Further details on these benefits are provided in Module 3 or click on the link for each benefit.
A few statistics about the environmental impacts of the NHS every year, and of buildings in general, should also help to highlight why, in environmental terms, it is important to take a sustainable approach:
1. The NHS consumes approx 45 million GJ and generates 3.4 million tonnes of CO2 emissions
2. The NHS creates over 350,000 tonnes of waste
3. The NHS uses about 40 billion litres of water per year
4. Buildings in use account for approximately 50% of all UK CO2 emissions
5. Construction generates about 20% of all UK waste
Although these figures look daunting, improving the performance of your buildings can help to make a difference in reducing all these impacts.
What do I have to do?
There are many policy and approval reasons why Trusts need to focus on the sustainability performance of their buildings, including:
1. Local planning and building control requirements
2. NHS policies and funding approval requirements
3. National and local Government policies
Some of these policies are simply good practice guidelines; others can prevent or delay the approval and delivery of your project. For example:
BREEAM - all new NHS buildings are required to achieve a BREEAM 'Excellent' environmental performance rating and 'Very Good' for refurbishments
Energy Targets - all new buildings are required to meet the NHS energy performance target of 35- 55 GJ/100m3.
Planning policies - many Local Authorities now require 10% of energy requirements to be provided from renewable sources.
More details on requirements that will affect your project are provided in Modules 1 & 2.
How do I go about delivering sustainable healthcare buildings?
We hope that you will start thinking about your sustainability aspirations right up front at the start of the procurement process, ideally even before you've got the firm details of your service requirements in place. This will give you maximum flexibility to consider the need for and location of any buildings you may require, long before you are tied down by restrictions on the layout and form of the building design. If this is the case, it is worth familiarizing yourself with the context for creating a sustainable building by reading through modules 1-3, and then developing a sustainable vision and budget for your project, as described in Modules 4 & 5.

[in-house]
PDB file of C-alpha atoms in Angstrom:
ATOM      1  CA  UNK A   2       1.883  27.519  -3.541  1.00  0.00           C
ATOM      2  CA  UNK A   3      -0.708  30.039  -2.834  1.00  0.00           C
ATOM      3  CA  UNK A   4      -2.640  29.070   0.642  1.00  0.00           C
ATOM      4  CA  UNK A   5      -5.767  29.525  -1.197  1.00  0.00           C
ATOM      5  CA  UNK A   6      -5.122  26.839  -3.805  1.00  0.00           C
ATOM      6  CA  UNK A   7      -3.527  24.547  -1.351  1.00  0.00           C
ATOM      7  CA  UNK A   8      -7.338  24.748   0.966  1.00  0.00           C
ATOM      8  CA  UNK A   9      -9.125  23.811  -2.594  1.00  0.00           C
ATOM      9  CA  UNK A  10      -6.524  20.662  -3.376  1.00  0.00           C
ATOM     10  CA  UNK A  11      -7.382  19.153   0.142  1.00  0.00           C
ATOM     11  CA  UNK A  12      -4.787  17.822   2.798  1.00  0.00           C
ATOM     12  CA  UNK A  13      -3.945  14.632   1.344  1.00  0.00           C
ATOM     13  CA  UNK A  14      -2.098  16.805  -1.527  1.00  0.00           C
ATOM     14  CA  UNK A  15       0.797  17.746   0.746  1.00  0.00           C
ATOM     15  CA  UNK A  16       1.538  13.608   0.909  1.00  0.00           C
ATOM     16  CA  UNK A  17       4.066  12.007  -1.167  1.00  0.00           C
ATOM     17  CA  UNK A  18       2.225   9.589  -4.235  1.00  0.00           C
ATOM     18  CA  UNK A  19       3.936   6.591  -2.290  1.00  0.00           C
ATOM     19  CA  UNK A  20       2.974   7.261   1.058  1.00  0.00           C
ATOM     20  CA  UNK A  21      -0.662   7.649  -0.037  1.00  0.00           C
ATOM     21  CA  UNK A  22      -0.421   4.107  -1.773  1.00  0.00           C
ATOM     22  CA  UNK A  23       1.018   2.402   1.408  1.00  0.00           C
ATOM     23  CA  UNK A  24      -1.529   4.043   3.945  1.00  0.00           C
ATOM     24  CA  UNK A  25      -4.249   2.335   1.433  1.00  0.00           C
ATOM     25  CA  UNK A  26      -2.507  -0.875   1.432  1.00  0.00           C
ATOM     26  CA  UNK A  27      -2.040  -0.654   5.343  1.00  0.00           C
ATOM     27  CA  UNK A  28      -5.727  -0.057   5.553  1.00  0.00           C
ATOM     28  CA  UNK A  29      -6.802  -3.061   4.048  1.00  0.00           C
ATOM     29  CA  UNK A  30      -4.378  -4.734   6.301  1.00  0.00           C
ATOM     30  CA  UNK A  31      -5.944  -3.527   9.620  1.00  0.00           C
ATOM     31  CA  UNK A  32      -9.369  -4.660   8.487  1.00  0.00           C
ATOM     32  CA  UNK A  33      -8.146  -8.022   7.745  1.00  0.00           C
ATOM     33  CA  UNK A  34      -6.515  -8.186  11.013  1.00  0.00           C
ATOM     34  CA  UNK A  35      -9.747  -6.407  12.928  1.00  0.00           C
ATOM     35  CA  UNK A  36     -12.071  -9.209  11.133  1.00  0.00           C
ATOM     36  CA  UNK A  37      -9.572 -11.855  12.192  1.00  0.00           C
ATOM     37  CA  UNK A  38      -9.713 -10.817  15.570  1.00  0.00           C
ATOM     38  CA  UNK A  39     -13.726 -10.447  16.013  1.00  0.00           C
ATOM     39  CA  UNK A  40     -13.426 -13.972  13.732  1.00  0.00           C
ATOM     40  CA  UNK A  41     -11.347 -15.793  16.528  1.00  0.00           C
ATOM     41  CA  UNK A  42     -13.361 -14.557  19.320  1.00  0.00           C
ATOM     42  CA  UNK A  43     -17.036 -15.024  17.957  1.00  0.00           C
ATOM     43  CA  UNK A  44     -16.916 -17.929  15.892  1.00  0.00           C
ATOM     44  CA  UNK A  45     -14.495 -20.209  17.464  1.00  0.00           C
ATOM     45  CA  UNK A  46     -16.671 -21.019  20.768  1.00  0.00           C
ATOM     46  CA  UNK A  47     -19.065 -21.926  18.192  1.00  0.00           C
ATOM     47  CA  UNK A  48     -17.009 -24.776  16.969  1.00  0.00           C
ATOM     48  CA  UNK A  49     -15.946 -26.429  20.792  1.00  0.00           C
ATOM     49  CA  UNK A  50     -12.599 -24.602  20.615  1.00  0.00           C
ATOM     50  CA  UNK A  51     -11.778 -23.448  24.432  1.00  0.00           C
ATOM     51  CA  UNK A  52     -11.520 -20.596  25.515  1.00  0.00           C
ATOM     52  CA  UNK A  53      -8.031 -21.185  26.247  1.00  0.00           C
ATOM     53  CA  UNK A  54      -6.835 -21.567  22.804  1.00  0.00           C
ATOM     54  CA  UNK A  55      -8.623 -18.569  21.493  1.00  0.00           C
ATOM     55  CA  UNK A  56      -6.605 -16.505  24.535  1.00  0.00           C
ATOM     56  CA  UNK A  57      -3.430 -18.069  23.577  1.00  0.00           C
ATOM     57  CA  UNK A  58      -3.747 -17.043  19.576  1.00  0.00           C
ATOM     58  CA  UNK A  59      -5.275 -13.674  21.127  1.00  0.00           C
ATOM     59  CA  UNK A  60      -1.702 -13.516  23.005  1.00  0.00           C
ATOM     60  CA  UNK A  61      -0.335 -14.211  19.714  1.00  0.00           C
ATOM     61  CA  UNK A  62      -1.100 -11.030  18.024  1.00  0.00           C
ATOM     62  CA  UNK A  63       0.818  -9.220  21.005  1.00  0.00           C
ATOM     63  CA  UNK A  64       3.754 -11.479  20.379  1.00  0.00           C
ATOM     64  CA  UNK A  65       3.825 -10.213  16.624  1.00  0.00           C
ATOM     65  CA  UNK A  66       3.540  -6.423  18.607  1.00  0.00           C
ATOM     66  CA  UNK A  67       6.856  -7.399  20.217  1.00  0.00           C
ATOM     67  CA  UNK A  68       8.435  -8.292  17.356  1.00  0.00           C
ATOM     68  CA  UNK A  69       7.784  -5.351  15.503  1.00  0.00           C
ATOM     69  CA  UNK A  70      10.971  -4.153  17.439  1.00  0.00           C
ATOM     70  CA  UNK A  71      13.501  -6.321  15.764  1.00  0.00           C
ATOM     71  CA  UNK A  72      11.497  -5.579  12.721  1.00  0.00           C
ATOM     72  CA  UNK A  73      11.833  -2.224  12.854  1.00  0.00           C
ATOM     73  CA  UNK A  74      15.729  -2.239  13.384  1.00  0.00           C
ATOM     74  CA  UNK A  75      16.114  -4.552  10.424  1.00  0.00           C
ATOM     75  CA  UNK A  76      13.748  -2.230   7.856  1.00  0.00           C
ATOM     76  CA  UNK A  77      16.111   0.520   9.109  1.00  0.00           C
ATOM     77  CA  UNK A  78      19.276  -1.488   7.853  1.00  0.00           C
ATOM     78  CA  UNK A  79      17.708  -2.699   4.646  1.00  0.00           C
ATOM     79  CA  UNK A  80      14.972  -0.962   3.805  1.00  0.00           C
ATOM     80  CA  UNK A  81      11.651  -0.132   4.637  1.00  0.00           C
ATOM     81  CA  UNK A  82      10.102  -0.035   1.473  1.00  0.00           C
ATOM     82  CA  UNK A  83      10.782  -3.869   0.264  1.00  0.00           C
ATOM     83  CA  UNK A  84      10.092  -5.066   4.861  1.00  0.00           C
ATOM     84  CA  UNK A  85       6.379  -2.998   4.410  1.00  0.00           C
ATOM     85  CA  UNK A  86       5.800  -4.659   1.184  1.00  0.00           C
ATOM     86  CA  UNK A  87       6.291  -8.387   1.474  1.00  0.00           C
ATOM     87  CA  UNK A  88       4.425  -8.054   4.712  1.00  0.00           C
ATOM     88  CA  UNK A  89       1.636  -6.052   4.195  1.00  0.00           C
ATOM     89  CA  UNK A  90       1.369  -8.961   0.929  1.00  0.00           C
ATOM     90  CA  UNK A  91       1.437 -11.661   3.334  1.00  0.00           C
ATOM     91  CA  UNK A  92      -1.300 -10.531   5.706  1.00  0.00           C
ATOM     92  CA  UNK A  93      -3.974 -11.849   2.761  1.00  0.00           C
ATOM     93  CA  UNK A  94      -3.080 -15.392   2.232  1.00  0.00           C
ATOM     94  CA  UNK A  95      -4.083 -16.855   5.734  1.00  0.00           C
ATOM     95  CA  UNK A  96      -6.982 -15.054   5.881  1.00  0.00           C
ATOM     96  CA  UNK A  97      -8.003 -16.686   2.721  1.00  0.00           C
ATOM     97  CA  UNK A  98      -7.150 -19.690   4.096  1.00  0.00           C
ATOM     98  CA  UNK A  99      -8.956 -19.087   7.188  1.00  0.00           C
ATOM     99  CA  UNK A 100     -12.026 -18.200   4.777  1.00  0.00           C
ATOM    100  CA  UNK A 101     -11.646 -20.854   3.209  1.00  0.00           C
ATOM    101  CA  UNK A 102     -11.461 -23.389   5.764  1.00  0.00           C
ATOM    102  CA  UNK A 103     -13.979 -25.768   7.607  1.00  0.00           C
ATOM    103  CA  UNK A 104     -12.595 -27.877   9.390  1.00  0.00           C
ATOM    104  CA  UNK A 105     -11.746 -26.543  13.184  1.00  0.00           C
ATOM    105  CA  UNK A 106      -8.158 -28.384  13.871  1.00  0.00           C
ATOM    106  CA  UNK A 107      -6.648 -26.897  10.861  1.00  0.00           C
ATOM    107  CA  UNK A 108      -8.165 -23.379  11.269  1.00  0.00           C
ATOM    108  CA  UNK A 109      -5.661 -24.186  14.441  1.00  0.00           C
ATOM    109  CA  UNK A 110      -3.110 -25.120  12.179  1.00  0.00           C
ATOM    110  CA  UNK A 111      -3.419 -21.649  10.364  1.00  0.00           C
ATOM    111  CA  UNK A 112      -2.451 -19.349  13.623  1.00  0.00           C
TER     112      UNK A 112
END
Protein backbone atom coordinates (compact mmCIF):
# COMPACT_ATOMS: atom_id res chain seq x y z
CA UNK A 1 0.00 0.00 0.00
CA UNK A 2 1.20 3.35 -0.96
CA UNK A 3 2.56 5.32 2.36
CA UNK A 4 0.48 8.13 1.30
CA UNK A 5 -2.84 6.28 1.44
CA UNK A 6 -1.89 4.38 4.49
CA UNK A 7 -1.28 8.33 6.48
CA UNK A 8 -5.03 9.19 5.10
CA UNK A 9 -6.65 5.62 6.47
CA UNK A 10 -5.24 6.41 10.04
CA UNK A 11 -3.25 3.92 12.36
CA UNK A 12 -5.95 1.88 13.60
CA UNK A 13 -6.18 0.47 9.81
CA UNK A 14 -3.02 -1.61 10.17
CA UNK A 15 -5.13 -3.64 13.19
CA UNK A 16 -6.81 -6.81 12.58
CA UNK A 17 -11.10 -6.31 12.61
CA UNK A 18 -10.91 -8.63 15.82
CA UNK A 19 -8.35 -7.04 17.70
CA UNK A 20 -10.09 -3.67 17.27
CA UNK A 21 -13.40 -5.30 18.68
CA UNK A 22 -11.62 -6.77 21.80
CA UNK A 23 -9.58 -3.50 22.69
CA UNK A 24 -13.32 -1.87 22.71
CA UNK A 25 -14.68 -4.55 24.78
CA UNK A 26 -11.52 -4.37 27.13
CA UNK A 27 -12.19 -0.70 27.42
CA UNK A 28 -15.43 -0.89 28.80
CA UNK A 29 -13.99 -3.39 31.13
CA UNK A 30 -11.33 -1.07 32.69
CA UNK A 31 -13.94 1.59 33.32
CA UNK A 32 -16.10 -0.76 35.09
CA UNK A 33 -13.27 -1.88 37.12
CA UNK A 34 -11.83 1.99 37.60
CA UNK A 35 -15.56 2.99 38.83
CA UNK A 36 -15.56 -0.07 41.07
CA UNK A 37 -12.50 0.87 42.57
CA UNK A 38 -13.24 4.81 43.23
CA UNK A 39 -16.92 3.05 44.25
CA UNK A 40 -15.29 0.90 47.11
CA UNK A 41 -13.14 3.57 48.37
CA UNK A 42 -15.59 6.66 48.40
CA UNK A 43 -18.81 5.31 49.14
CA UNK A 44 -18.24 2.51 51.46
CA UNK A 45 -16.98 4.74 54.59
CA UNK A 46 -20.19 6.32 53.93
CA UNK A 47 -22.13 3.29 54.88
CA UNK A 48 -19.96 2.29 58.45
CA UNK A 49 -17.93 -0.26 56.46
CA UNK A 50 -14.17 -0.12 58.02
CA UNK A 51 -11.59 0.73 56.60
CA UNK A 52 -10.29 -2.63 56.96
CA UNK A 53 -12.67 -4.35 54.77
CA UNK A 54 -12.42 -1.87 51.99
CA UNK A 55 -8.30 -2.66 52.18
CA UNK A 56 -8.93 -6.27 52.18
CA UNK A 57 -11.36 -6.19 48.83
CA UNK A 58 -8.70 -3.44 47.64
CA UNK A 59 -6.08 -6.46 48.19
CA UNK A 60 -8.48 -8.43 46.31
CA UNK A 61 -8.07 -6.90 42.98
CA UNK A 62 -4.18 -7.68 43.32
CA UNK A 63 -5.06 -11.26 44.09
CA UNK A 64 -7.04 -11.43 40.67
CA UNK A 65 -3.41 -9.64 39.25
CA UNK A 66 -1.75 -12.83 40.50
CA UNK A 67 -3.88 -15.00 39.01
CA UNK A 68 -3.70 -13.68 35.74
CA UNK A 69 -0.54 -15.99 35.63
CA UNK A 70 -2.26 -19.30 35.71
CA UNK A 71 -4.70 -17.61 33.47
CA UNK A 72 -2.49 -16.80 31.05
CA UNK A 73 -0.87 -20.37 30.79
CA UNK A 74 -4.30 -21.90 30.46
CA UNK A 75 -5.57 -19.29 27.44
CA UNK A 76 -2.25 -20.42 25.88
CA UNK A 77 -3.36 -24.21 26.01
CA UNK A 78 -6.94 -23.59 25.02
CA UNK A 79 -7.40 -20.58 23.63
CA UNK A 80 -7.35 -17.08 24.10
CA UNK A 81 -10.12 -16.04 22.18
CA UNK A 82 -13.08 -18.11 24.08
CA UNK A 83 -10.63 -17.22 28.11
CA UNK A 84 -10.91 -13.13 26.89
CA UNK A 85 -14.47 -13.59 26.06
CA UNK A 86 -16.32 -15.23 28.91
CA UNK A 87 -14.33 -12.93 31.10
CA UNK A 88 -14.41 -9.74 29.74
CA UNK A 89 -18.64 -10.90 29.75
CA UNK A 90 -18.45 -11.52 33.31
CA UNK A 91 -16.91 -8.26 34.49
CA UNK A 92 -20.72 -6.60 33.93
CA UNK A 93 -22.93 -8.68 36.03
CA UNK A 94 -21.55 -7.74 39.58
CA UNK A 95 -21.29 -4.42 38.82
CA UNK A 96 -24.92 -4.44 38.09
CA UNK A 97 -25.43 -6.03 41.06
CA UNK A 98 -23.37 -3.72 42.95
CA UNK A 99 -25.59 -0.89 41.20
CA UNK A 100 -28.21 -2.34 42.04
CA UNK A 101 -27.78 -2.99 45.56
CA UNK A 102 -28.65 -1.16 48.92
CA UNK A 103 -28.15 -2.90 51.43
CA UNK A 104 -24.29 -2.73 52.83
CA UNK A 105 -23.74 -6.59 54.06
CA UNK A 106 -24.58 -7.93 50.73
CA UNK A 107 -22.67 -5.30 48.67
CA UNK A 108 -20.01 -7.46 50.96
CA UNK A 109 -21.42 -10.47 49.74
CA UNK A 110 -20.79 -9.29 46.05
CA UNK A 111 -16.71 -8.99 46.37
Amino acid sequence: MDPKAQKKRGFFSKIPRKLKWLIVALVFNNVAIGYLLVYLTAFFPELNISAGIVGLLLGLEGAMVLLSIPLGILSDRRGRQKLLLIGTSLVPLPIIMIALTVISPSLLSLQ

However, if you've already embarked on the process with your own building, don't despair - there are lots of steps you can still take to help ensure you get a more sustainable solution, although the earlier you are in the process, the more likely it is that you will be able to make significant improvements. First, identify the procurement stage that you've reached, and then check out the information in the relevant guidance module, as listed here;detailed guidance and case studies will show you what can be done at each stage and will demonstrate particular improvements that have been made on real life projects by other NHS Trusts.
Finally, if you have embarked on a new building project, or are about to do so, please either make contact with the SHINE project team (click here) or come along to one of our events (click here) to find out more about the services we offer and how we might be able to help you improve the sustainability performance of your project.